Charges against a Washington state woman for illegally honking her car horn have been dropped after the state supreme court ruled the horn-honking law unconstitutional.
The woman lives in Snohomish County in northwestern Washington, where the county code bans “sound that is a public disturbance noise.” This is defined to include “[t]he sounding of vehicle horns for purposes other than public safety.”
It turns out the woman had irked her neighbor by keeping chickens on her land in violation of a restrictive covenant. The neighbor ratted her out to the local homeowners’ association, which notified her of the violation. The woman retaliated against her neighbor by parking in front of his house and honking the horn for between five and ten minutes at 6 a.m.
She was charged with violating the horn-honking law. She defended the charge by asserting the law violates her right to freedom of expression under the First Amendment.
The Washington Supreme Court agreed, holding horn-honking can be protected by the First Amendment.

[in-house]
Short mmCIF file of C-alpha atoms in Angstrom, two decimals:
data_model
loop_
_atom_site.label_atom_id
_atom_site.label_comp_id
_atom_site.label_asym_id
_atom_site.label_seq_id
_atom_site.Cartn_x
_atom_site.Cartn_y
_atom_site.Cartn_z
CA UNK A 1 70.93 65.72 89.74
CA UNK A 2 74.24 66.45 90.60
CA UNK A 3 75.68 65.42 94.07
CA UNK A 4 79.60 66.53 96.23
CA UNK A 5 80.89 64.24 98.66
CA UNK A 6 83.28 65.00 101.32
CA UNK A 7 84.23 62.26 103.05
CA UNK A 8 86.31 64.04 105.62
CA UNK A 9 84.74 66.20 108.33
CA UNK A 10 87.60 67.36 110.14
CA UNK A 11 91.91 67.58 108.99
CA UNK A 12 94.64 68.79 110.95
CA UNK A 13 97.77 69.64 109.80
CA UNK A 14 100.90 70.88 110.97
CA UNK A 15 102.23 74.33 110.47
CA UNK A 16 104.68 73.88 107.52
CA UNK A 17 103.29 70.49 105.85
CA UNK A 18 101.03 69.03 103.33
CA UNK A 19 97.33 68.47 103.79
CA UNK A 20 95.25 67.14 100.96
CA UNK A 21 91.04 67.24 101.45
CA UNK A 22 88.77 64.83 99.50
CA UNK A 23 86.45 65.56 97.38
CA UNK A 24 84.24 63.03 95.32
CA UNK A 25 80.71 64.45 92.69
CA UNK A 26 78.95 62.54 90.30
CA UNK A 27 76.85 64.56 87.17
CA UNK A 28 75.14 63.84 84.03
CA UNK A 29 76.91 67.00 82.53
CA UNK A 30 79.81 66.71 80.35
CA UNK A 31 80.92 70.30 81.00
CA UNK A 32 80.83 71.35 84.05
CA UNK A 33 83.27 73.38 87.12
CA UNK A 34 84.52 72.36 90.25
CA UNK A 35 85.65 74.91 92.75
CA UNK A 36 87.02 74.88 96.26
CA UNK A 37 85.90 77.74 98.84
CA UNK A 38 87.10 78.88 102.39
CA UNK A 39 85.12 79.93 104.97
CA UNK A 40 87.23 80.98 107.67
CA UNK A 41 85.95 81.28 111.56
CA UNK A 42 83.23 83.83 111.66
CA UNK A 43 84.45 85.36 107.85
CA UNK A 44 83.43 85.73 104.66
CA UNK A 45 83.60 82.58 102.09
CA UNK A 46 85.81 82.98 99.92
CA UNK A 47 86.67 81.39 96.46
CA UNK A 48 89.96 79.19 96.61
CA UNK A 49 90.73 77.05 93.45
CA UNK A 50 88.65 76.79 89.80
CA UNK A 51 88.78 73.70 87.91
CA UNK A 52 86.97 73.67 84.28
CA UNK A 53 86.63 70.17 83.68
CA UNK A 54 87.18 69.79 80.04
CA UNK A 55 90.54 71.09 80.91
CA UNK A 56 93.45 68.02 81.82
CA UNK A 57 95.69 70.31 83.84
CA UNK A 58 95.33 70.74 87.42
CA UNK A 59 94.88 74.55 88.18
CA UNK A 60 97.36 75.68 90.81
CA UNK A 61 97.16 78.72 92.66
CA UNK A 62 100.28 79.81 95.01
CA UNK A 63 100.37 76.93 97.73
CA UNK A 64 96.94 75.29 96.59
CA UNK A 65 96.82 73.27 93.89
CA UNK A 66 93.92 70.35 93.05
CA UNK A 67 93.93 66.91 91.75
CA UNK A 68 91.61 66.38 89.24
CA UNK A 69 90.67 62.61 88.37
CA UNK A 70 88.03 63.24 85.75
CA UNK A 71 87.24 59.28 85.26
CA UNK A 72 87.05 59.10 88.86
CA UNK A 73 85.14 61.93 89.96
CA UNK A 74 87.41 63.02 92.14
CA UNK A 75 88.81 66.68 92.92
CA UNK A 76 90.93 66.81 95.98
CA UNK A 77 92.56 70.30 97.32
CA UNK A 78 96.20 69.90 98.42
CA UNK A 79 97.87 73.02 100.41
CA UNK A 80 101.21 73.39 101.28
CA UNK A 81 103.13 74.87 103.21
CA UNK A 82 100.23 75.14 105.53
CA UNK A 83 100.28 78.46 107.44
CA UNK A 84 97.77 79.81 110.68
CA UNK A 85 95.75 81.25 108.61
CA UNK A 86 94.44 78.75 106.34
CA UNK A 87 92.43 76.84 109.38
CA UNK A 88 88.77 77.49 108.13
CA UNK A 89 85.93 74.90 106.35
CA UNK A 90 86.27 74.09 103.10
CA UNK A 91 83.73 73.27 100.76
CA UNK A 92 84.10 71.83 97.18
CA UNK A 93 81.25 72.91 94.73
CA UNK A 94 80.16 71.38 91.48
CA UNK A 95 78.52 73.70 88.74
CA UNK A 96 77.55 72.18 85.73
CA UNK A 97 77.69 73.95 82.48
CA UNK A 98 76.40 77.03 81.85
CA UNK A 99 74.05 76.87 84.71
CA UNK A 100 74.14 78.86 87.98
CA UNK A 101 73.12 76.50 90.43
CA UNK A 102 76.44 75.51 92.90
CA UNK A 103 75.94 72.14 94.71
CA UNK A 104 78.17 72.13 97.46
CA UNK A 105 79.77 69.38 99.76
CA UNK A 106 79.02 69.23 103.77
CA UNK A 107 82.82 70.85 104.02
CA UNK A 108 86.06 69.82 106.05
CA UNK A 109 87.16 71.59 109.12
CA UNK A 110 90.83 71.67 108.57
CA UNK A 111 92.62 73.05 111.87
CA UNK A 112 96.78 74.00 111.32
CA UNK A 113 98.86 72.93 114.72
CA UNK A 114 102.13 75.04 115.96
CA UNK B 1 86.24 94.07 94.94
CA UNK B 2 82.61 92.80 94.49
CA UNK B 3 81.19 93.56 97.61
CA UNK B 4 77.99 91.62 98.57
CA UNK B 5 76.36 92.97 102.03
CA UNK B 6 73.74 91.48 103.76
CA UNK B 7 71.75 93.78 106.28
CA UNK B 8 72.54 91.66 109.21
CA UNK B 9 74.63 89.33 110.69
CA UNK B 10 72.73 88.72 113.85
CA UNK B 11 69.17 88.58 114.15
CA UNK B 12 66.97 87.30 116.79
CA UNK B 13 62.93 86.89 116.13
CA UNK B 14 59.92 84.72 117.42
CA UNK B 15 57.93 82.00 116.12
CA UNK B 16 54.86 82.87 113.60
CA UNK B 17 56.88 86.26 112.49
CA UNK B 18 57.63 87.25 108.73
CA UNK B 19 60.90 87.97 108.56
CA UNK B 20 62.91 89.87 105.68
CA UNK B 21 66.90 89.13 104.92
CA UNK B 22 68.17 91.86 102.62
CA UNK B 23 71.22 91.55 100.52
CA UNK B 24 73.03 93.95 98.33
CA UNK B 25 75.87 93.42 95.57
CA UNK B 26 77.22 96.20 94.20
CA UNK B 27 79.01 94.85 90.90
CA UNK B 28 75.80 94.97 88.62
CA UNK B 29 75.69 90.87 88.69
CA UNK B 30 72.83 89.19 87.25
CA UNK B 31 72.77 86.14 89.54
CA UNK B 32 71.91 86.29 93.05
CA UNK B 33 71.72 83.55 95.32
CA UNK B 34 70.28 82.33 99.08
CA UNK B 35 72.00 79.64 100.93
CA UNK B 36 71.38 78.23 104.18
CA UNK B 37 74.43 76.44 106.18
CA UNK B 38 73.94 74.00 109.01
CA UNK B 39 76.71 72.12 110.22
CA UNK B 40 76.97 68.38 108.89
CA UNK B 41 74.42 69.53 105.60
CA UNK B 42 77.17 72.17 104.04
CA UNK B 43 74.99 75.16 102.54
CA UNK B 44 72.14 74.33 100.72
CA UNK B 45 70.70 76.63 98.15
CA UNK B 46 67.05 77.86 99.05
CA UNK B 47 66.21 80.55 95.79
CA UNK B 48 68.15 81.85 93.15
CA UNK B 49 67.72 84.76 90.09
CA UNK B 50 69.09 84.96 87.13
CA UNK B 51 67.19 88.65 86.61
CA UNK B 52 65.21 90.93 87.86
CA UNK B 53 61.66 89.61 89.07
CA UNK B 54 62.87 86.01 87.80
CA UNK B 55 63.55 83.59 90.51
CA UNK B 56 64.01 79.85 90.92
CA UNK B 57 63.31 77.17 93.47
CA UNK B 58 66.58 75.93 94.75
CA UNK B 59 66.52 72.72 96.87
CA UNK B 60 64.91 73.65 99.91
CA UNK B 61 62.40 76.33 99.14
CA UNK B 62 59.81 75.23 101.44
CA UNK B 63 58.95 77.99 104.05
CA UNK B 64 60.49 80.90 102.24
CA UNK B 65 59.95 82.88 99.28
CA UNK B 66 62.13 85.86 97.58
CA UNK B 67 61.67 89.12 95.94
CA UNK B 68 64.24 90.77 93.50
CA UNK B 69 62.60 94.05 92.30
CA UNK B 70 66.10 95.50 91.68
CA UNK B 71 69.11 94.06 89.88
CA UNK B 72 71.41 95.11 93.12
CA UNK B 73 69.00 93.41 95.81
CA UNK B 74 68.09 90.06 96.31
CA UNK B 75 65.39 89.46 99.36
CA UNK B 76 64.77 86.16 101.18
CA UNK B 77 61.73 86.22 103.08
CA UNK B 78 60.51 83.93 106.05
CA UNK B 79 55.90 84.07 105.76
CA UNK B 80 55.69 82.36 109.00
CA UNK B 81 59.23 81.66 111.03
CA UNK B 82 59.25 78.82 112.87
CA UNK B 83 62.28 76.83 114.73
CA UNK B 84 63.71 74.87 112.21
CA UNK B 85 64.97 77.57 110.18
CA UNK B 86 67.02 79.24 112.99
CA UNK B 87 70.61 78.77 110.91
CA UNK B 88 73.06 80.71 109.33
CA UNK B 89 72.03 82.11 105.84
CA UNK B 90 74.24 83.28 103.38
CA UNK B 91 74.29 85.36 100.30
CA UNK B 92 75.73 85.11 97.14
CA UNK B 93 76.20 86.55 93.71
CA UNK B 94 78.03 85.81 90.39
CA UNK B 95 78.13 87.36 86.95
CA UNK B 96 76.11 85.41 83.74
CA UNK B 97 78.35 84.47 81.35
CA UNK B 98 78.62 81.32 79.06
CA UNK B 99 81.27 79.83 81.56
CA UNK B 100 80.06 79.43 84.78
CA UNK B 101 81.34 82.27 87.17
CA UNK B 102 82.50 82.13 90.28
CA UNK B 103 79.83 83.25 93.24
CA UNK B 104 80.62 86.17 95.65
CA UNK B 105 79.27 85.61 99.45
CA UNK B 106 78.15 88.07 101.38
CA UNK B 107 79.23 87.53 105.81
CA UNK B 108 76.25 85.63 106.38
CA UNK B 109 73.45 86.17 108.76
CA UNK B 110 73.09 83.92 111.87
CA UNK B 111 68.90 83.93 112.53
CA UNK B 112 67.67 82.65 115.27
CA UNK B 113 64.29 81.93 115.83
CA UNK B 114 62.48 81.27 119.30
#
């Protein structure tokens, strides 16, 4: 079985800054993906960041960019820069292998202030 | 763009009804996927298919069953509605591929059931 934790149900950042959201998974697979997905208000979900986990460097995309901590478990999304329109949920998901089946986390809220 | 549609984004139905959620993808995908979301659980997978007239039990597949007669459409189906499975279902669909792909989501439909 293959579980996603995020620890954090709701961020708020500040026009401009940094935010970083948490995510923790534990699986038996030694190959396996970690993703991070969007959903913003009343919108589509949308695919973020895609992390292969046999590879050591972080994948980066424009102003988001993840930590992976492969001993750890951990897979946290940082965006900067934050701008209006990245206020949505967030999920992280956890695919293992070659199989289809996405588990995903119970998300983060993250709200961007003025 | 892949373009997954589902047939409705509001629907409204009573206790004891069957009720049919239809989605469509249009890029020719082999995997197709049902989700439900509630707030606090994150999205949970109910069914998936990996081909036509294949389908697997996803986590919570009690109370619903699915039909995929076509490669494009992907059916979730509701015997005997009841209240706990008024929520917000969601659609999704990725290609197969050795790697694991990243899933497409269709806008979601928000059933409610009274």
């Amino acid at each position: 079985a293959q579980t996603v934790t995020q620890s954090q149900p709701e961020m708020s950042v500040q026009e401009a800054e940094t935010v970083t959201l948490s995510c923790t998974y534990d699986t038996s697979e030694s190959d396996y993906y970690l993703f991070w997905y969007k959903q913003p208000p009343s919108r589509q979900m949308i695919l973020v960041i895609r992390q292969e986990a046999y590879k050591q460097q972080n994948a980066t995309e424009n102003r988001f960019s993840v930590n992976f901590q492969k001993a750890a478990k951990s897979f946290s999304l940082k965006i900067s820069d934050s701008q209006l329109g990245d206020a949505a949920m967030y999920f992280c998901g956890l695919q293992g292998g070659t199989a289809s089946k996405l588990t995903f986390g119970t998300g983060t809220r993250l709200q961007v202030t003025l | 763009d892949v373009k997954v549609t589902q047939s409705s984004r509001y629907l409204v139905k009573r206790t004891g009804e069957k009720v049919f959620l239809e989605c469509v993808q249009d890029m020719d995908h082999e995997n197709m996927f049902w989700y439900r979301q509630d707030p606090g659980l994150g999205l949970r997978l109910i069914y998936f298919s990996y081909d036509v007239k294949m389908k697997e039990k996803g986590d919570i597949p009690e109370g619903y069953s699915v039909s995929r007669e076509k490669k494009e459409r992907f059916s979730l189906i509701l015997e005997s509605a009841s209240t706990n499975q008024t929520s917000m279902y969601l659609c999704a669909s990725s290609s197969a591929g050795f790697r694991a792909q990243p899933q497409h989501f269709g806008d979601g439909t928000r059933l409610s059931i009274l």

“Conduct such as horn honking may rise to the level of speech when the actor intends to communicate a message and the message can be understood in context,” the court ruled. “A moment’s reflection brings to mind numerous occasions in which a person honking a vehicle horn will be engaging in speech intended to communicate a message that will be understood in context.”
“Examples might include: a driver of a carpool vehicle who toots a horn to let a coworker know it is time to go, a driver who enthusiastically responds to a sign that says ‘honk if you support our troops,’ wedding guests who celebrate nuptials by sounding their horns, and a motorist who honks a horn in support of an individual picketing on a street corner,” the court said. “Thus, we reject the Court of Appeals’ conclusion that horn honking is a type of conduct that does not involve speech. Horn honking does constitute protected speech in many instances,” the court found.
Source: State v. Immelt, No. 83343-5, October 27, 2011, Washington Supreme Court